Scientists discover protein which can repair damaged blood vessels, Irish study finds

Scientists have found a protein which can repair damaged blood vessels especially around the heart, an Ireland based study has found.

Scientists discover protein which can repair damaged blood vessels, Irish study finds

Scientists have found a protein which can repair damaged blood vessels especially around the heart, an Ireland based study has found.

Cells produced in the human body could be used to heal damaged blood vessels according to new research at Queen's University Belfast.

Published in the journal, Cardiovascular Research, the research offers hope to people living with heart and circulatory diseases.

Researchers at Queen’s University Belfast have found that increasing levels of a protein known as, NOX4, in a specific type of blood cell can increase the formation of new blood vessels.

This process could be used to treat many conditions associated with decreased blood delivery in key organs, including heart failure following a heart attack, diabetes, peripheral arterial disease and some types of stroke.

Professor David Grieve and Dr Karla O’Neill, who are involved in the research project, made the discovery using cells obtained from donated umbilical cords.

Dr O’Neill artificially increased the levels of the NOX4 protein in these cells and found that this markedly increased the number of blood vessels in tissue with poor blood flow and restored a normal delivery of oxygen-enriched blood.

Dr O'Neill said: “Blood vessels are a critical component of the circulatory system supplying blood containing oxygen and nutrients to vital organs such as the heart and brain. Growing and repairing these vessels is a major goal in treating heart and circulatory diseases.

“This study has provided evidence that increasing levels of this important protein in blood vessel cells can improve the efficiency of blood vessel formation by increasing important cellular processes.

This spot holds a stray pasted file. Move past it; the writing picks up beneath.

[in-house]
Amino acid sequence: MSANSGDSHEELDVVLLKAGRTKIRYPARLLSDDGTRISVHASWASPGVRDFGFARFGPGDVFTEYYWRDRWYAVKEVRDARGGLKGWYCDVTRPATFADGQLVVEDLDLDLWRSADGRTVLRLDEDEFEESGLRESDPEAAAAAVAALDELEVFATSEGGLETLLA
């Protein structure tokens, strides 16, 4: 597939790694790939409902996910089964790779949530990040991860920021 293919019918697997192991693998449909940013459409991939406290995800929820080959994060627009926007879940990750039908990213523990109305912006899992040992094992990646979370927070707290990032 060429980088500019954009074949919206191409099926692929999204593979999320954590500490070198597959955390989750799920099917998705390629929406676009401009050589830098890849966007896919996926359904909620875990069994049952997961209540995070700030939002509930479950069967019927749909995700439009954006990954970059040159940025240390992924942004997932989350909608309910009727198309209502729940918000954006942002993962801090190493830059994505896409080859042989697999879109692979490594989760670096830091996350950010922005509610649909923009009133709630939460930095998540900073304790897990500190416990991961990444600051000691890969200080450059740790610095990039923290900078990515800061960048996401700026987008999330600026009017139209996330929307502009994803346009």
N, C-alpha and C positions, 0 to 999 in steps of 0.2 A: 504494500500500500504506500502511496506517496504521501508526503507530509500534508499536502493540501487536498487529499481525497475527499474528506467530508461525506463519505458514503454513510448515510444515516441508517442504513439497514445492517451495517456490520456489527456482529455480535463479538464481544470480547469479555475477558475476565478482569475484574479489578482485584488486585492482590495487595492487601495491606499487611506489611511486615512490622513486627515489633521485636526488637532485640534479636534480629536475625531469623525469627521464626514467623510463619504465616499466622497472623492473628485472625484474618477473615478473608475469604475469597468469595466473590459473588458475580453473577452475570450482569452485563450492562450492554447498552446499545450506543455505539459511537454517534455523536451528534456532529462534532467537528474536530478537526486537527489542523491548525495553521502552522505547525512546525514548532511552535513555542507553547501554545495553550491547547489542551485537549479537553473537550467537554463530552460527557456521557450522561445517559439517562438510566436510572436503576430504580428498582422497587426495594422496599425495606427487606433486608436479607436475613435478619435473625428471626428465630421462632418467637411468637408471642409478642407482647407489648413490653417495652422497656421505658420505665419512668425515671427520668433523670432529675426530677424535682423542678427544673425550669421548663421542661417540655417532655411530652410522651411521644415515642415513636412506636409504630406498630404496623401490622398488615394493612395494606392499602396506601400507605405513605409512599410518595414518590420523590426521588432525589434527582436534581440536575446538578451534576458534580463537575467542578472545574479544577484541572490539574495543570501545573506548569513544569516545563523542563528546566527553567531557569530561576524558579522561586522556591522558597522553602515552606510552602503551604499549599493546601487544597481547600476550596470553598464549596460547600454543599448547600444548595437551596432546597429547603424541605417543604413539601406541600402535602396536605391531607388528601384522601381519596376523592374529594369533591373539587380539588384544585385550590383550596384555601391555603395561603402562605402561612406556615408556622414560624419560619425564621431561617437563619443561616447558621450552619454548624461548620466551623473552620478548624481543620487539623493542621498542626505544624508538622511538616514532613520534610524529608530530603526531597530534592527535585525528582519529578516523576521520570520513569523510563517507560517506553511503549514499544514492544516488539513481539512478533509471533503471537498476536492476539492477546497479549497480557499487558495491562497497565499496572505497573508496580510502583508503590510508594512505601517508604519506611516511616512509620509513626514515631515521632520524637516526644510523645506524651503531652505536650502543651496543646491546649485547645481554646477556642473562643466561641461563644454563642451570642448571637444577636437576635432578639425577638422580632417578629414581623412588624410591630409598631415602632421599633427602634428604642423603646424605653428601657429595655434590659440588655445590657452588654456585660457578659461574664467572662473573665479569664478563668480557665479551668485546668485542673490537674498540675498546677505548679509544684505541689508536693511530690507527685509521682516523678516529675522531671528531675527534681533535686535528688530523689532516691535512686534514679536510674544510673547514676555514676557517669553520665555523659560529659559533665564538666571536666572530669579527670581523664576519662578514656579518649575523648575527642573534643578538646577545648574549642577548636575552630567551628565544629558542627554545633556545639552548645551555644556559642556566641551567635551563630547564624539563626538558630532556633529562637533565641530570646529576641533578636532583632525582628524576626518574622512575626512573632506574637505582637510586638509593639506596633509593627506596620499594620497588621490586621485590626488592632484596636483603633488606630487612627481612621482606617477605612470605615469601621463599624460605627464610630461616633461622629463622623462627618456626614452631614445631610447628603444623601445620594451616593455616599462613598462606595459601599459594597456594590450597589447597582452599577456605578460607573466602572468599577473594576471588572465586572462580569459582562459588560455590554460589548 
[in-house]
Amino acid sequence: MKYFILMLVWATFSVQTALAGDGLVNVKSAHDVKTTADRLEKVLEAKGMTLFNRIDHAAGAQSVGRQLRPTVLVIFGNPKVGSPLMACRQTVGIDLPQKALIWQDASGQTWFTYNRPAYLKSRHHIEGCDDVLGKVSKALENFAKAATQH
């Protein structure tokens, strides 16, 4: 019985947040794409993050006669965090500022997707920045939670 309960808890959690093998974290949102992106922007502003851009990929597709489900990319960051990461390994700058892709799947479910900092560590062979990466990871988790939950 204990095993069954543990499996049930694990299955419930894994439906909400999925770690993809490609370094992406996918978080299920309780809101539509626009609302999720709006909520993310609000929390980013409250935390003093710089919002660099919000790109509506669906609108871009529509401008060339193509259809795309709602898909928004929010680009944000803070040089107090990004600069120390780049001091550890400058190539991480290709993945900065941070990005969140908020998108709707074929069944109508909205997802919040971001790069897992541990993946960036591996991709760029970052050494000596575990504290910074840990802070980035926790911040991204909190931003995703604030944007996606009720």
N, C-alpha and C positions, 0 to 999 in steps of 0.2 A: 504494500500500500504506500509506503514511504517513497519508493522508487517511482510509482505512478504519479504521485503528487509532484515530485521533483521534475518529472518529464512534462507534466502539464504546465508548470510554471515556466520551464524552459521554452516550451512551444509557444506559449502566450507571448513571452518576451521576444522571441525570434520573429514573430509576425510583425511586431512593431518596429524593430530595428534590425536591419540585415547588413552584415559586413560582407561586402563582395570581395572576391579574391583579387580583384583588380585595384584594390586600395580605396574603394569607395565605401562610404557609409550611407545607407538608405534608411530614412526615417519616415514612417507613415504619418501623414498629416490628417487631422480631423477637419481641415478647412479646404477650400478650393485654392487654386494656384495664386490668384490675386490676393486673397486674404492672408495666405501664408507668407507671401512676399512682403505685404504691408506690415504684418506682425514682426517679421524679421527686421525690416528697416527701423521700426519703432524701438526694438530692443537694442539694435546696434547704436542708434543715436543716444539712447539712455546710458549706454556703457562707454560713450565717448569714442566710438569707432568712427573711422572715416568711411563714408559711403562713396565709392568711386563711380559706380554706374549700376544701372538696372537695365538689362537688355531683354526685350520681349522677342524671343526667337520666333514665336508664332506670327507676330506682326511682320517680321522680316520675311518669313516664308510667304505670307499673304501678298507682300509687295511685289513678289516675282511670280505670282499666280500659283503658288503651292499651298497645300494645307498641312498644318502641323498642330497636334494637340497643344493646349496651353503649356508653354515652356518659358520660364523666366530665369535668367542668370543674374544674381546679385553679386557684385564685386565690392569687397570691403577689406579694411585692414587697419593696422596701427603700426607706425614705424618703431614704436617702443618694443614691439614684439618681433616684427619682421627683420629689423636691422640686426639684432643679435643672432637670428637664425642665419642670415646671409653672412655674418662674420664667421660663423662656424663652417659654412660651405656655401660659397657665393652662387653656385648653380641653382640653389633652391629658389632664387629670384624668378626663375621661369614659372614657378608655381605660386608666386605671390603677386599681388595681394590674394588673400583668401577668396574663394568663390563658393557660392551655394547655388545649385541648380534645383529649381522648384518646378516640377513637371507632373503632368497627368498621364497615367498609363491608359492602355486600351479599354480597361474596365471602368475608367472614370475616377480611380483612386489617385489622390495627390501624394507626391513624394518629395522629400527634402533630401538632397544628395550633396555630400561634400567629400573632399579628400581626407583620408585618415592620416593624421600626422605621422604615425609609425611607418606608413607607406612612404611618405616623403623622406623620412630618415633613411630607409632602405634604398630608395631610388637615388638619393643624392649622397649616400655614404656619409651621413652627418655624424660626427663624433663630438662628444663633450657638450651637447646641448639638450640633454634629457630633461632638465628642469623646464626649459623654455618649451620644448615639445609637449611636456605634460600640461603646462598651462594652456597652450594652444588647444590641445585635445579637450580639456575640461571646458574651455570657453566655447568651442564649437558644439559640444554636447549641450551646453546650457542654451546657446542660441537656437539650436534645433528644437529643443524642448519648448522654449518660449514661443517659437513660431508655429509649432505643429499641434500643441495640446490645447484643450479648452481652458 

“These findings could pave the way for new discoveries in regenerative medicine and allow scientists in the future to grow new functional blood vessels and repair those that are damaged in many forms of heart and circulatory diseases.”

According to the HSE approximately 10,000 people die annually from cardiovascular disease (CVD) including coronary heart disease (CHD), stroke and other circulatory diseases. CVD is the most common cause of death in Ireland, accounting for 36% of all deaths.

The latest Central Statistics Office (CSO) data shows almost half of cardiovascular deaths were due to heart disease. More than 9,000 people lost their lives in 2016 to cardiovascular disease with almost half dying from heart disease, the latest figures show.

According to the Vital Statistics Annual Report 2016 from the Central Statistics Office (CSO), which were released earlier this week, there were a total of 9,237 deaths attributed to diseases of the circulatory system or cardiovascular disease in 2016, of which 4,768 were men and 4,469 were women.

More than 73.4% of deaths due to cardiovascular disease occurred in older people or those aged 75 and over. Of the overall 9,237 deaths from cardiovascular disease, almost half or 48.2% were due to ischaemic heart disease, accounting for 55.4% of males and 40.4% of females.

The CSO data showed that North Tipperary recorded the highest age-standardised death rate for cardiovascular disease at 2.64 per 1,000 of population, while Galway City recorded the lowest at 1.40 per 1,000 of population.

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